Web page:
The end result would have been a EUROPA which would have presented to any user interested in a particular topic: “Here’s What and Why and How the EC works in the topic you care about, and here are some examples of the results in the country you care about. Add if you want more, here are the latest relevant news, events, publications and funding opps from across the EC, as well as opportunities to ask questions and suggest ideas”.

    All that could have been set up a decade ago. And why tools are important and can be an important barrier, that’s wasn’t the issue in this particular case – all of these systems were developed by a handful of people, working on them part-time.

    As is almost always the case, the problem was not technical, or insufficient resources, it was organisational. Hence while I look forward to seeing the next technical fix, I’d put to you that the real problem remains cultural, no?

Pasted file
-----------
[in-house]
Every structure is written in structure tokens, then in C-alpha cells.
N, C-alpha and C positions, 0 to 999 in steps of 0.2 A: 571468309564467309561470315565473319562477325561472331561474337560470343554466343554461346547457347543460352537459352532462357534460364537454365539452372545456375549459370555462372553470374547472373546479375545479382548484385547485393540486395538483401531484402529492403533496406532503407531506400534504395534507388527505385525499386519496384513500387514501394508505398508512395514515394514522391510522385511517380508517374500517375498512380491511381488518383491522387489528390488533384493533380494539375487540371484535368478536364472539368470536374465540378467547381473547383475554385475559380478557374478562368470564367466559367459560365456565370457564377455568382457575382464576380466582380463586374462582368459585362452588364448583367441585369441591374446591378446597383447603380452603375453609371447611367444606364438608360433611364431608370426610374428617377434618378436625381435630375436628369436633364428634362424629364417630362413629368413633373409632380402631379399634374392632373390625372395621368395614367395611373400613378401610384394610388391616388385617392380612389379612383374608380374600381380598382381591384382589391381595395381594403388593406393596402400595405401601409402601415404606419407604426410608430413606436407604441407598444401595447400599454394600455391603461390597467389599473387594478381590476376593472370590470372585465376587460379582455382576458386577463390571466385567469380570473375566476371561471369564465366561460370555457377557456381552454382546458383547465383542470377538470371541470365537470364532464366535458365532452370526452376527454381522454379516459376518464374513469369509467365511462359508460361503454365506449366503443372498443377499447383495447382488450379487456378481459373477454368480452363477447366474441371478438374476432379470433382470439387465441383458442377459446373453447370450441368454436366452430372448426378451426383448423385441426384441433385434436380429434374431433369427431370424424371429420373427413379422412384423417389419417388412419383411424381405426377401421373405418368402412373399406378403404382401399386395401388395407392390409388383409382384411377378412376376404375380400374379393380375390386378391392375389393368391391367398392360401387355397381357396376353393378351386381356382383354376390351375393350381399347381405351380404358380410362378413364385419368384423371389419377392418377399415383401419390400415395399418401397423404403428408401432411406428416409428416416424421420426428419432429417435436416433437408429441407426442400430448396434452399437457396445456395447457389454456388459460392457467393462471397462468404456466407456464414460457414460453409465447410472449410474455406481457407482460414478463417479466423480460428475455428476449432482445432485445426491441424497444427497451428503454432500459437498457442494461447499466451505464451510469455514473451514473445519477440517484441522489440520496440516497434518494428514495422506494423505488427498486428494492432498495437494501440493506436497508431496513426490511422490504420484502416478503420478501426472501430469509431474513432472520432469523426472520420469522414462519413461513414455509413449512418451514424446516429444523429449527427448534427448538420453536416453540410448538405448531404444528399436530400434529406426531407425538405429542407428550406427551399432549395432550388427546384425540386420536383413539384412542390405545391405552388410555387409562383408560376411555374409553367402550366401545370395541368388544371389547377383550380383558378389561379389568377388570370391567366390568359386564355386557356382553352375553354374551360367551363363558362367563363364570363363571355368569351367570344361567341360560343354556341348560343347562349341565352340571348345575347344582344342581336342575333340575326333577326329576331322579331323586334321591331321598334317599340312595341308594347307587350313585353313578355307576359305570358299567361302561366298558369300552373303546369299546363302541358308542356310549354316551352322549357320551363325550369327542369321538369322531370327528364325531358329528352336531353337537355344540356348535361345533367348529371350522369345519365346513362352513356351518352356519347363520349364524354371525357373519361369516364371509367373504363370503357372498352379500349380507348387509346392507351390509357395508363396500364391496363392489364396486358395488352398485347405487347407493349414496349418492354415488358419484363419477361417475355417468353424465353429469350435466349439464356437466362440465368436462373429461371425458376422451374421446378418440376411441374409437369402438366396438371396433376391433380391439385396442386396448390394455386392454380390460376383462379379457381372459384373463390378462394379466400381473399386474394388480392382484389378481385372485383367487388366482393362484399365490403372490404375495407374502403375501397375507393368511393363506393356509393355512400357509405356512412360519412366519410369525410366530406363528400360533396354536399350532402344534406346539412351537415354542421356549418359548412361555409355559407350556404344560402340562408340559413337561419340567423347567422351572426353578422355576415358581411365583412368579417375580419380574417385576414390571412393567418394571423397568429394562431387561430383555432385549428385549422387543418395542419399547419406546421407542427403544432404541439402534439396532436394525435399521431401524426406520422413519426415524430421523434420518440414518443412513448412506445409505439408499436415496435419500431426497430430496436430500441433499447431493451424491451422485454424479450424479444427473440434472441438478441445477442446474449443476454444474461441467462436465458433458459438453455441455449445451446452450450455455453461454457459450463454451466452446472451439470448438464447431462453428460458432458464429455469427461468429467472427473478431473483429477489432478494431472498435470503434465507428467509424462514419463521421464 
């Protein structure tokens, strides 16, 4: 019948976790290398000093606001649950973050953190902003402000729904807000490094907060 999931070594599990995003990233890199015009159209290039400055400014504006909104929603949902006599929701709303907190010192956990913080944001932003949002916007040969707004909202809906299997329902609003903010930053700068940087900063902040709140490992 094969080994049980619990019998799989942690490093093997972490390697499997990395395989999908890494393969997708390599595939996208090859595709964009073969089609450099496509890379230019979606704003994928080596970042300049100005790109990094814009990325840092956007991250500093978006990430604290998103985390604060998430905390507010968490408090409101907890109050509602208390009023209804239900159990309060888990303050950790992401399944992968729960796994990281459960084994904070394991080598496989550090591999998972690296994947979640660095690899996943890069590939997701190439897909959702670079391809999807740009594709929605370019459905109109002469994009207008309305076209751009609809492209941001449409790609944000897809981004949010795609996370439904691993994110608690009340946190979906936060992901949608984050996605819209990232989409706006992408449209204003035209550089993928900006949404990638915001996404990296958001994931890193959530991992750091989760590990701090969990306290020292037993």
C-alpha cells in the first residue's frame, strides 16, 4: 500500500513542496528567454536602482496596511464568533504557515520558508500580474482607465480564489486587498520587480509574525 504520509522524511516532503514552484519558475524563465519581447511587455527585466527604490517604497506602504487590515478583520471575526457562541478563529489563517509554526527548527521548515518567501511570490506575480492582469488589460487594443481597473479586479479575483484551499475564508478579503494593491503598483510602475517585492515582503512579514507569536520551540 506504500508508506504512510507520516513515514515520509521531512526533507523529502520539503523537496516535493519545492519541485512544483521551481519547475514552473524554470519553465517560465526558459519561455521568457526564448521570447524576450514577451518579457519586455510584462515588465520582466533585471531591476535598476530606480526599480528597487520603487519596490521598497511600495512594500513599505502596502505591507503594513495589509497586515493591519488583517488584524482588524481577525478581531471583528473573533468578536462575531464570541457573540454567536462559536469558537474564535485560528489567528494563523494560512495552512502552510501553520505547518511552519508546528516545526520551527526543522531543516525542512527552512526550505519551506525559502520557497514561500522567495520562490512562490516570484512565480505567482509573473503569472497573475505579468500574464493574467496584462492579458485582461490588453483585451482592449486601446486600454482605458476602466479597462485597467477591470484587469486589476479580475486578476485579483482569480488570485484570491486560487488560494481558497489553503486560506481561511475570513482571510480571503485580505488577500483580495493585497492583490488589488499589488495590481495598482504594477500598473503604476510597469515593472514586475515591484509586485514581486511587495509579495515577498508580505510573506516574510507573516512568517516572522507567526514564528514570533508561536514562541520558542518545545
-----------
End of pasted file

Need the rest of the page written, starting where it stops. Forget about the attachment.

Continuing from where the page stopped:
6. Mathew, good post, this ex EU official often feels the same way…

    Bloggingportal
    (& others like BlogActiv and soon EU Community / EurActory)
    could also be expert memories / Community knowledge management?

    But if so, and once each contributing parnter has the right set-up, it would be nice to have some EU support for it…

    Best wishes,

    Christophe